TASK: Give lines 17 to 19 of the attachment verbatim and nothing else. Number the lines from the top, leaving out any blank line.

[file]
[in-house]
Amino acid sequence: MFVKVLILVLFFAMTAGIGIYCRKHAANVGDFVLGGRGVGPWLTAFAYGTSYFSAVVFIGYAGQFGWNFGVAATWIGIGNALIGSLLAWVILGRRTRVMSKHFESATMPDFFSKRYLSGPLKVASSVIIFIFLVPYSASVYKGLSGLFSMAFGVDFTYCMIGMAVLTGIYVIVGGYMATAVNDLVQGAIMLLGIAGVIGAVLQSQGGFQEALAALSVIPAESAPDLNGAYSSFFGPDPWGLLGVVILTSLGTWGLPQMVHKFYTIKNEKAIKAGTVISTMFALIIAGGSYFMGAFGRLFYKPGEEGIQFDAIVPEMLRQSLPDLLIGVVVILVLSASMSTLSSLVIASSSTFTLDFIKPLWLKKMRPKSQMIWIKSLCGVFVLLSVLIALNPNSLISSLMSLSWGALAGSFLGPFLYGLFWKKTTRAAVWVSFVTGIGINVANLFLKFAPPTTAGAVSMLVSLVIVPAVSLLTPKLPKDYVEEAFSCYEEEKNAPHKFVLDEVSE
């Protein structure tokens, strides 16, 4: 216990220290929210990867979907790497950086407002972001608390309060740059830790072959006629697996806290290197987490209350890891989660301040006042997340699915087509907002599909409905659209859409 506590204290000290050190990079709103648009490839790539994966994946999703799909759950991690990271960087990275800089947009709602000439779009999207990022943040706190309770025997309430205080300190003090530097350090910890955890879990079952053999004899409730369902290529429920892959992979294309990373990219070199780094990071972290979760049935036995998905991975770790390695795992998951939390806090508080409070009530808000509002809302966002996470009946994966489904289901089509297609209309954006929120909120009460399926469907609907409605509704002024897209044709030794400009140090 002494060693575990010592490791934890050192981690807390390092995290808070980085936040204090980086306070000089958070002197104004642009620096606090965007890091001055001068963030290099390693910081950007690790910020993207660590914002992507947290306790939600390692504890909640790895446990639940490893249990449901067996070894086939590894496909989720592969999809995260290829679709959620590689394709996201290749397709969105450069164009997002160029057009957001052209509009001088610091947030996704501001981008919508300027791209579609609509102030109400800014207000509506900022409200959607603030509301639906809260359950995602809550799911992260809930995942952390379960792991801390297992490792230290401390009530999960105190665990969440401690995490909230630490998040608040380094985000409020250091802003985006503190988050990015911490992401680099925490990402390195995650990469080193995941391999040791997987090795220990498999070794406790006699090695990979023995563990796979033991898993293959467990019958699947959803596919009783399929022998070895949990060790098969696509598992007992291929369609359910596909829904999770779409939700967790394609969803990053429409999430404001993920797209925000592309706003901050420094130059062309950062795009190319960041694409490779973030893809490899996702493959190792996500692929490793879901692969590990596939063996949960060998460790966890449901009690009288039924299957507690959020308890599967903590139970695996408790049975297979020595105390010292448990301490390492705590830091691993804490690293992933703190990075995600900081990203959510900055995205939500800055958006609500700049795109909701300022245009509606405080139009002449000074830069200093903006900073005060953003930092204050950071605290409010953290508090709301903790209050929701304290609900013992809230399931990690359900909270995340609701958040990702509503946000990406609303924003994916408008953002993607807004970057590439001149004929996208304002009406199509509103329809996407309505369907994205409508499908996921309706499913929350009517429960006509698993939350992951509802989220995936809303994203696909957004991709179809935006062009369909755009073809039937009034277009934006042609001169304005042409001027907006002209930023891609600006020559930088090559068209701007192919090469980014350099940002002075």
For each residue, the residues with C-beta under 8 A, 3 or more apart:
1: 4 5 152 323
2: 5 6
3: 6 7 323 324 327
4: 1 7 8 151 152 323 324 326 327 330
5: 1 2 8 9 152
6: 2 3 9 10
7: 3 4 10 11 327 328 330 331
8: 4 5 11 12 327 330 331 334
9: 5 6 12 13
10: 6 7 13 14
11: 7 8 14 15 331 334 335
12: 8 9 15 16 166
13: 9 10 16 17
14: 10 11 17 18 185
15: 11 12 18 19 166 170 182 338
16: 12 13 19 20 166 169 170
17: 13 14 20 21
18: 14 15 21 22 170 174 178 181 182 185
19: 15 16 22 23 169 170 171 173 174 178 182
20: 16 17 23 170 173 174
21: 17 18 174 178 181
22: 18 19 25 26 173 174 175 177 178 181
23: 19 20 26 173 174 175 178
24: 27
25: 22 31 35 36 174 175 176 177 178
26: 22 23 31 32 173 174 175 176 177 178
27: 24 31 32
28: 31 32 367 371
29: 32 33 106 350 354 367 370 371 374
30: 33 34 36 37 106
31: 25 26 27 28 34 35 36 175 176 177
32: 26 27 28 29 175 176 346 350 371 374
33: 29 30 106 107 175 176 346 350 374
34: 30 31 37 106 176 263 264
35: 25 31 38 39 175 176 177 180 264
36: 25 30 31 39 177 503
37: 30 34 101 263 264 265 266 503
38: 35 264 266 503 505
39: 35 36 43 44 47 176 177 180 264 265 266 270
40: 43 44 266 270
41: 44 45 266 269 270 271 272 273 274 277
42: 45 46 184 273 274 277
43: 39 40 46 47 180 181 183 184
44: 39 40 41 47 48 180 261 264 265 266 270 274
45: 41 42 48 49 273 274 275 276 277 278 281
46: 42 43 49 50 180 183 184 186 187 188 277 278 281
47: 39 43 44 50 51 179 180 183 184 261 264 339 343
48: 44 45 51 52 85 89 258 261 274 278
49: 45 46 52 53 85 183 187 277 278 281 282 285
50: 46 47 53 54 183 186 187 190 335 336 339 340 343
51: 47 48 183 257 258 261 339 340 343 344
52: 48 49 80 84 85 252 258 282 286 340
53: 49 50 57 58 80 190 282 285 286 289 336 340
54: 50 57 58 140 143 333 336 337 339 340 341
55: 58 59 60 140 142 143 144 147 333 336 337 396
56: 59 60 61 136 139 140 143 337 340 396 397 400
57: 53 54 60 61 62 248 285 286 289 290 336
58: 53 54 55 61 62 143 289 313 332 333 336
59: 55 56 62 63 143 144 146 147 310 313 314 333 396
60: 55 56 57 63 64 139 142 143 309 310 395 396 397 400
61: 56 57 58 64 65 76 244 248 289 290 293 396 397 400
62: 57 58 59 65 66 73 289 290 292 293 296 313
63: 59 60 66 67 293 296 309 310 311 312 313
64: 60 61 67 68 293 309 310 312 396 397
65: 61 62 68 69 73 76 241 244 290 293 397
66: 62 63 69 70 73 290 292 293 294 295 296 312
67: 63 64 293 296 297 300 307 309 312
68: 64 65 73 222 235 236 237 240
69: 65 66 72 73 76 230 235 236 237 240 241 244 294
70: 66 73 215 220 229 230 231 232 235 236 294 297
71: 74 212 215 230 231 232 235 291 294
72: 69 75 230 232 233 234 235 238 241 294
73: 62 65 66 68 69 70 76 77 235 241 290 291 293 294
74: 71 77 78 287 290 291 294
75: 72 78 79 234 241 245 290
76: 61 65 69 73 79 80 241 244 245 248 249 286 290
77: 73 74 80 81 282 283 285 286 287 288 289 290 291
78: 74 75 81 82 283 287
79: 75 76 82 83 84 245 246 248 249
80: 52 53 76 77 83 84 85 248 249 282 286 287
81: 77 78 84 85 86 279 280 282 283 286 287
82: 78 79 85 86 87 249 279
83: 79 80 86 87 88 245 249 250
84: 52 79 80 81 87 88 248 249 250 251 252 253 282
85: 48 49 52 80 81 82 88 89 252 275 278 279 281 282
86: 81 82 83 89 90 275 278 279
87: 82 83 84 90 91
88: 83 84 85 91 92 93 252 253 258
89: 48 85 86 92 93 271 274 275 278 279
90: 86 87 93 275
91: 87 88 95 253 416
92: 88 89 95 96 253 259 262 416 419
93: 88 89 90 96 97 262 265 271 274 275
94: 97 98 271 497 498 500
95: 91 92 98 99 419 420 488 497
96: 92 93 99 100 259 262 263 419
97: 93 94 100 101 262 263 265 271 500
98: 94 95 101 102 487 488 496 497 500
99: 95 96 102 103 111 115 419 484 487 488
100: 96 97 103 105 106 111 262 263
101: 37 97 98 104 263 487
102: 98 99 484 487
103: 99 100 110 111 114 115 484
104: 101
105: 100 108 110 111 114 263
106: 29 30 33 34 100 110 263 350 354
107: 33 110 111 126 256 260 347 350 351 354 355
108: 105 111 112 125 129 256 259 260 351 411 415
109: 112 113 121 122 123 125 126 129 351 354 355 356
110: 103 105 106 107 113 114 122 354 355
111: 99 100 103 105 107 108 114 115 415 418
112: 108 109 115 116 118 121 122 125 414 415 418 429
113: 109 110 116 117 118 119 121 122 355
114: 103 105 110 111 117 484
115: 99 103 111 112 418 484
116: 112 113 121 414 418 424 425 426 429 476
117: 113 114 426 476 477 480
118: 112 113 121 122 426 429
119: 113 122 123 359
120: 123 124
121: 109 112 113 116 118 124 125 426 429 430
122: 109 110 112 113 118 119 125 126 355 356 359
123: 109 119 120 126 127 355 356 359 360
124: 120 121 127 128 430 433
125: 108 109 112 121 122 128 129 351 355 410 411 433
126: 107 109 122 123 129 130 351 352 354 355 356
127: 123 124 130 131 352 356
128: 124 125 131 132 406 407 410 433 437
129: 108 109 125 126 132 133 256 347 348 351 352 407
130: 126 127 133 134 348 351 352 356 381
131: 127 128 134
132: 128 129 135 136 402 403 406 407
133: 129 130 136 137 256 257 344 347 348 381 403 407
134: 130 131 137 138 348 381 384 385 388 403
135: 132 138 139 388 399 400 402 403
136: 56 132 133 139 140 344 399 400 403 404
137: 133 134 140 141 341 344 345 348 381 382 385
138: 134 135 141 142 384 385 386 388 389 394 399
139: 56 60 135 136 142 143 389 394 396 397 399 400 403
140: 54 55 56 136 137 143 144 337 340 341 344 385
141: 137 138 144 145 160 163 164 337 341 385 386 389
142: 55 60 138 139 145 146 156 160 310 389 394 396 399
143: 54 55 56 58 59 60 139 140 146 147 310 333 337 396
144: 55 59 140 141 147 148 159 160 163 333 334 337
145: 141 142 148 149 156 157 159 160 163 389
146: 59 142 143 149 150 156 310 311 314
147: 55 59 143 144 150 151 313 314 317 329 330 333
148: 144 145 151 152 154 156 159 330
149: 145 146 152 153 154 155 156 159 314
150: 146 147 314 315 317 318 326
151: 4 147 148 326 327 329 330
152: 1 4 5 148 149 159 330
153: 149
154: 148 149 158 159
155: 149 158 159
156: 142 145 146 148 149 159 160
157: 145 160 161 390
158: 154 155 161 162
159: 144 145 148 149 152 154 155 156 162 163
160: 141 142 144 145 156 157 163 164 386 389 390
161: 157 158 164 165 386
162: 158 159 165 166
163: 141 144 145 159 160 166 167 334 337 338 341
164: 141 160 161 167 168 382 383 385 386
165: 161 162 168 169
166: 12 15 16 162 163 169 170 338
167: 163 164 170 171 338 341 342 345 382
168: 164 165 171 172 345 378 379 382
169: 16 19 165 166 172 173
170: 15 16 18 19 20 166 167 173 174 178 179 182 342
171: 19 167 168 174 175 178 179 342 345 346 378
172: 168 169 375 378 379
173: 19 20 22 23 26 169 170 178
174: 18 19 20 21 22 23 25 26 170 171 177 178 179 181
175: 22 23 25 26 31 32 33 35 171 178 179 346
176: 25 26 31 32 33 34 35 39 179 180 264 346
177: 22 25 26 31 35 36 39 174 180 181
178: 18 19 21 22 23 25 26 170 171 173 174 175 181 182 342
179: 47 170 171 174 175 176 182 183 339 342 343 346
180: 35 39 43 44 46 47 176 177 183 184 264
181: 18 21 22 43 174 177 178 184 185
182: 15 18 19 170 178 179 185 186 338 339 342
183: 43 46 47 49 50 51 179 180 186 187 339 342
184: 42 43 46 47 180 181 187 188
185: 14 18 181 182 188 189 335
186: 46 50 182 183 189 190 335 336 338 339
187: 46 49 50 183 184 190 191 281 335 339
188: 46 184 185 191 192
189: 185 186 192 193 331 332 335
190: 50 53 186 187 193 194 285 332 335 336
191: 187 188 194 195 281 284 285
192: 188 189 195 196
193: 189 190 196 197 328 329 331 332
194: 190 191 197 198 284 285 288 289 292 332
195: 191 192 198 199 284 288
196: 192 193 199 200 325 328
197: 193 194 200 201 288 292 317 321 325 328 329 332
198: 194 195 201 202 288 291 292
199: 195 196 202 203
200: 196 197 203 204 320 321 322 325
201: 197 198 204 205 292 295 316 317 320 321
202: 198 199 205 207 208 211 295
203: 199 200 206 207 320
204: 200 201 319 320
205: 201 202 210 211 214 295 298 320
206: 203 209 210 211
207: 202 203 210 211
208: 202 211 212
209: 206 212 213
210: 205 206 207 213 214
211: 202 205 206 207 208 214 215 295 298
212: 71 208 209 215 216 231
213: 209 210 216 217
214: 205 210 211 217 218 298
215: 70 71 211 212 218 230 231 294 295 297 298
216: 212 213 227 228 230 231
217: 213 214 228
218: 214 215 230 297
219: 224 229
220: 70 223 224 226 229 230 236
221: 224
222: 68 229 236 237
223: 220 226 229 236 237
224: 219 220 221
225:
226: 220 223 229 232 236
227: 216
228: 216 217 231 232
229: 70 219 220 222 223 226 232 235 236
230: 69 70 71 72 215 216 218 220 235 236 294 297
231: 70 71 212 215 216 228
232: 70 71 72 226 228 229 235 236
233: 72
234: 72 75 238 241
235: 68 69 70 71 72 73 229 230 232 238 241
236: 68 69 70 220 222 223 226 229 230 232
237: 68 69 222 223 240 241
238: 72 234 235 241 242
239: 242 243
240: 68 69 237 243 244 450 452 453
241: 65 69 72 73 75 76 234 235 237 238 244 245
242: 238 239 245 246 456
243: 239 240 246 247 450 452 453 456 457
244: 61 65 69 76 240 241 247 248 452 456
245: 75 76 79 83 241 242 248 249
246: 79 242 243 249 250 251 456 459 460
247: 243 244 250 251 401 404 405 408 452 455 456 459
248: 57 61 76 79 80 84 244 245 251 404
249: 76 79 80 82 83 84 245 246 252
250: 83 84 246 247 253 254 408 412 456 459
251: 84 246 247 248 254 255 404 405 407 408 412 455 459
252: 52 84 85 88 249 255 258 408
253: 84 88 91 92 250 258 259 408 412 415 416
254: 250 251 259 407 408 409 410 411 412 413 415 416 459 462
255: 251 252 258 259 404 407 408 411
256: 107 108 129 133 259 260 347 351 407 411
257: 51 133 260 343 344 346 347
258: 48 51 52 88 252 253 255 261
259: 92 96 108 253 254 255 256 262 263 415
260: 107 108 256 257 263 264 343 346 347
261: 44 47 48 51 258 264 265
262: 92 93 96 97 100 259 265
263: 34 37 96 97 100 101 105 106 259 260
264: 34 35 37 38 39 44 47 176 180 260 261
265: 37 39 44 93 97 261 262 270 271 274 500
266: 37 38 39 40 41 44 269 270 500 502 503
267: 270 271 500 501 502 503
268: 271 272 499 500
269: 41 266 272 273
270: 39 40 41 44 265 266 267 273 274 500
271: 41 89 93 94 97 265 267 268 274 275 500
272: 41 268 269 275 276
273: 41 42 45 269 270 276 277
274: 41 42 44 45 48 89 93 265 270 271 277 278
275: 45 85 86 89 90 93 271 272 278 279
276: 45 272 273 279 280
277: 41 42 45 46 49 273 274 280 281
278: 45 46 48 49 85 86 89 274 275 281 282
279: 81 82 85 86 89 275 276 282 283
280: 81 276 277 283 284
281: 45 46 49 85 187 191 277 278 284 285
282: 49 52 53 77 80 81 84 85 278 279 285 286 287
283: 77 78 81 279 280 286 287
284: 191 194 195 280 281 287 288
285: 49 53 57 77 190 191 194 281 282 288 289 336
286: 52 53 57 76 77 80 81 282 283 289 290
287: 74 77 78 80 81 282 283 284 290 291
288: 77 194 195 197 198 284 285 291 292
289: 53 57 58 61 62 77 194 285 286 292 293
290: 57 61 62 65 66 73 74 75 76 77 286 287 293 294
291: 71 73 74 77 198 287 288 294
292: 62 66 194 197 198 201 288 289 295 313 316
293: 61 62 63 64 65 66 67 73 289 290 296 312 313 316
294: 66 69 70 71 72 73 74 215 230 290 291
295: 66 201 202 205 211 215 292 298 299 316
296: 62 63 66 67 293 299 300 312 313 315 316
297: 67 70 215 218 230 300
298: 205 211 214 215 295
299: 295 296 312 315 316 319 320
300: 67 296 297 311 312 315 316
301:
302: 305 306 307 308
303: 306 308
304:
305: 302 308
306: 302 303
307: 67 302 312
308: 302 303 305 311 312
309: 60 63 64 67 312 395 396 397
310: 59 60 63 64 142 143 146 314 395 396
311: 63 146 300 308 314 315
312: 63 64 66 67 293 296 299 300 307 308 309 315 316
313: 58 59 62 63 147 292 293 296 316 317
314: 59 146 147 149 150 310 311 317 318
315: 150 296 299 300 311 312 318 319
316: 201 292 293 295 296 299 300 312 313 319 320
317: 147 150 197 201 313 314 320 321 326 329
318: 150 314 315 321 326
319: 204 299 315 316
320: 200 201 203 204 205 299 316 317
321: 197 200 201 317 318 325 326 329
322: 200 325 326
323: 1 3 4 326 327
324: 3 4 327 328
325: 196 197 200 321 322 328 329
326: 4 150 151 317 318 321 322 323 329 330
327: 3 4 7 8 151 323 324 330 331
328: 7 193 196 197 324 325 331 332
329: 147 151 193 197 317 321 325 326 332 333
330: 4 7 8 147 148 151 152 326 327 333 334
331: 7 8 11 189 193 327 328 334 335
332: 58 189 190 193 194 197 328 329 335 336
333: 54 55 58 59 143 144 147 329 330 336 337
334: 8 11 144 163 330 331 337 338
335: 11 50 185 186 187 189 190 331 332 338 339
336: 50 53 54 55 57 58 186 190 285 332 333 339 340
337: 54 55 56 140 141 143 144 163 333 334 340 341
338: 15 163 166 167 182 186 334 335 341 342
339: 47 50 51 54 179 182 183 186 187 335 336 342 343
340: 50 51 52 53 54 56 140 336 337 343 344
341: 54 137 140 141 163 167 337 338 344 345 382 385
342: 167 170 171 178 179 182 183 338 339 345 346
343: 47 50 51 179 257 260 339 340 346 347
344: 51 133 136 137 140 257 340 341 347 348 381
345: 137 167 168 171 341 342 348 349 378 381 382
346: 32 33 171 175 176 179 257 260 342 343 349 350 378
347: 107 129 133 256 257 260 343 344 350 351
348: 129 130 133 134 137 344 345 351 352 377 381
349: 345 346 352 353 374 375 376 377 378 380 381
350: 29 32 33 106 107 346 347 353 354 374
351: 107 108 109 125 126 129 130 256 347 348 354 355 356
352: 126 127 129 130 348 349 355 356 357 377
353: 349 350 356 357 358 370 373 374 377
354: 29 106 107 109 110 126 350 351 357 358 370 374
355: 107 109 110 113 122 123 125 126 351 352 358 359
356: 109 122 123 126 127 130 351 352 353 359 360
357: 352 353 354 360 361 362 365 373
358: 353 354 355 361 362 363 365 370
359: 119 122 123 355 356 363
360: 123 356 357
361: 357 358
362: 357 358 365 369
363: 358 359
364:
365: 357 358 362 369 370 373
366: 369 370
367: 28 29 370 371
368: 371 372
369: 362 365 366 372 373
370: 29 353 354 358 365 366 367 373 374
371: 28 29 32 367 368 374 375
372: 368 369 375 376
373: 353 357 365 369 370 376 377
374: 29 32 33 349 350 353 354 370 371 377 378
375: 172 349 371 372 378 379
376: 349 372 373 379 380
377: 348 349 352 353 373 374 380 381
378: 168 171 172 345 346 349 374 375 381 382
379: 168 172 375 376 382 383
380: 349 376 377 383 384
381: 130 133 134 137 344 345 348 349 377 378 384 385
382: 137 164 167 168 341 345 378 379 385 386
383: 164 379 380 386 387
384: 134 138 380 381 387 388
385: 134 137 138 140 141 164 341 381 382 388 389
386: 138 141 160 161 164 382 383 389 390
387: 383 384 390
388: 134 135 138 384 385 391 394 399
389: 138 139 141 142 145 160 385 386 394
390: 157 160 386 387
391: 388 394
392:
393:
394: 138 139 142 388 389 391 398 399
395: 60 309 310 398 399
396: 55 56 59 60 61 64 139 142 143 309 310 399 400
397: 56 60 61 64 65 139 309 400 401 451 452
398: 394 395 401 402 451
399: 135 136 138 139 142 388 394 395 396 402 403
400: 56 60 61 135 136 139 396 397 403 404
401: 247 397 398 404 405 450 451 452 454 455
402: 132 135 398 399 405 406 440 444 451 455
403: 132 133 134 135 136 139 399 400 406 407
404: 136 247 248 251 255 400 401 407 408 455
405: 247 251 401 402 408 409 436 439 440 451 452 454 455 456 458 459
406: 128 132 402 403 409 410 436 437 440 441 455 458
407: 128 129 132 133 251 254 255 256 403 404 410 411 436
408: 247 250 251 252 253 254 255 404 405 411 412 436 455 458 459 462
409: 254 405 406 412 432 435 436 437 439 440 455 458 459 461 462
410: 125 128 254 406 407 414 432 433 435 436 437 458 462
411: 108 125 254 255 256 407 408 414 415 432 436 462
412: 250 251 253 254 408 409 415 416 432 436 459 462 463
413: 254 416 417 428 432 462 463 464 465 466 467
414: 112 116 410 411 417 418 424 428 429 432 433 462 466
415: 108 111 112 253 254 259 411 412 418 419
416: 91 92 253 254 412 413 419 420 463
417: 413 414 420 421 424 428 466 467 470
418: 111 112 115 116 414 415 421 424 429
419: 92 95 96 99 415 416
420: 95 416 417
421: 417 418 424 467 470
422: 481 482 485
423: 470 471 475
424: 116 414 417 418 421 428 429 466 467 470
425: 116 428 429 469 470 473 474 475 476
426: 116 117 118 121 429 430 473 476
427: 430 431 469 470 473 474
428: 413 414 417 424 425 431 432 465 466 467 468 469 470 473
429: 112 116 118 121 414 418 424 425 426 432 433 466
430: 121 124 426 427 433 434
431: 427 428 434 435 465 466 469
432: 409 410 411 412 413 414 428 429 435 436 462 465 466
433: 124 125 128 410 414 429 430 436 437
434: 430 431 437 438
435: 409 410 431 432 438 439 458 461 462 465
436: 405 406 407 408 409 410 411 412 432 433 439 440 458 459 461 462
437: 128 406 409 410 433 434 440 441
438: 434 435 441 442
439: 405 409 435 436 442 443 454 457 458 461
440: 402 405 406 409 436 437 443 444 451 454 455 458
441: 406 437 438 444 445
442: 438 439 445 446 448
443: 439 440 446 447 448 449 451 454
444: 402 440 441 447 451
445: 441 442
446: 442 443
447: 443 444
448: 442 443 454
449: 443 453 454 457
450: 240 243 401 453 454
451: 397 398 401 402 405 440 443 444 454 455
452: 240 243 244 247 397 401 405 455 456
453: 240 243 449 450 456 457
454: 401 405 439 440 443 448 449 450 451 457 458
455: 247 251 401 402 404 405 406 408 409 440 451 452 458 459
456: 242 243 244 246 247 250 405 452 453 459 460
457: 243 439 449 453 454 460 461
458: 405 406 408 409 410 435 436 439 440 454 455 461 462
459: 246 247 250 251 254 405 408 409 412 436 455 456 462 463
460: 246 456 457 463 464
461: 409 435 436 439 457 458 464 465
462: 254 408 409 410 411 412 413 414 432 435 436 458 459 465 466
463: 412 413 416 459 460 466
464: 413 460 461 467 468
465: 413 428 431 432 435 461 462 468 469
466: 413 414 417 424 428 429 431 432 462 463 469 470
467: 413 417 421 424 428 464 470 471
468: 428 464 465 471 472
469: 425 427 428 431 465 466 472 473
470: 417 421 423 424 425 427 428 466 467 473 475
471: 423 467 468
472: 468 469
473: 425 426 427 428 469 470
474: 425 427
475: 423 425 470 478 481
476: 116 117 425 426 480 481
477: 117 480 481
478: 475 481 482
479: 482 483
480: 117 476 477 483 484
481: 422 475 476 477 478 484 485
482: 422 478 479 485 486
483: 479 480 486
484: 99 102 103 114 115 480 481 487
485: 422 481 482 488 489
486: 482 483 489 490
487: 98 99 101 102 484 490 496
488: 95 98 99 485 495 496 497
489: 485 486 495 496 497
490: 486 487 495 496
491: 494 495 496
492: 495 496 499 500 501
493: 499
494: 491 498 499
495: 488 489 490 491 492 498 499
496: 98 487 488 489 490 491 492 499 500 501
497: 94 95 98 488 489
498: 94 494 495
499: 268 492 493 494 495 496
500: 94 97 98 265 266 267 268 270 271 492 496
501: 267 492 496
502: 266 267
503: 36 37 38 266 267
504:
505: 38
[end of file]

13: 9 10 16 17
14: 10 11 17 18 185
15: 11 12 18 19 166 170 182 338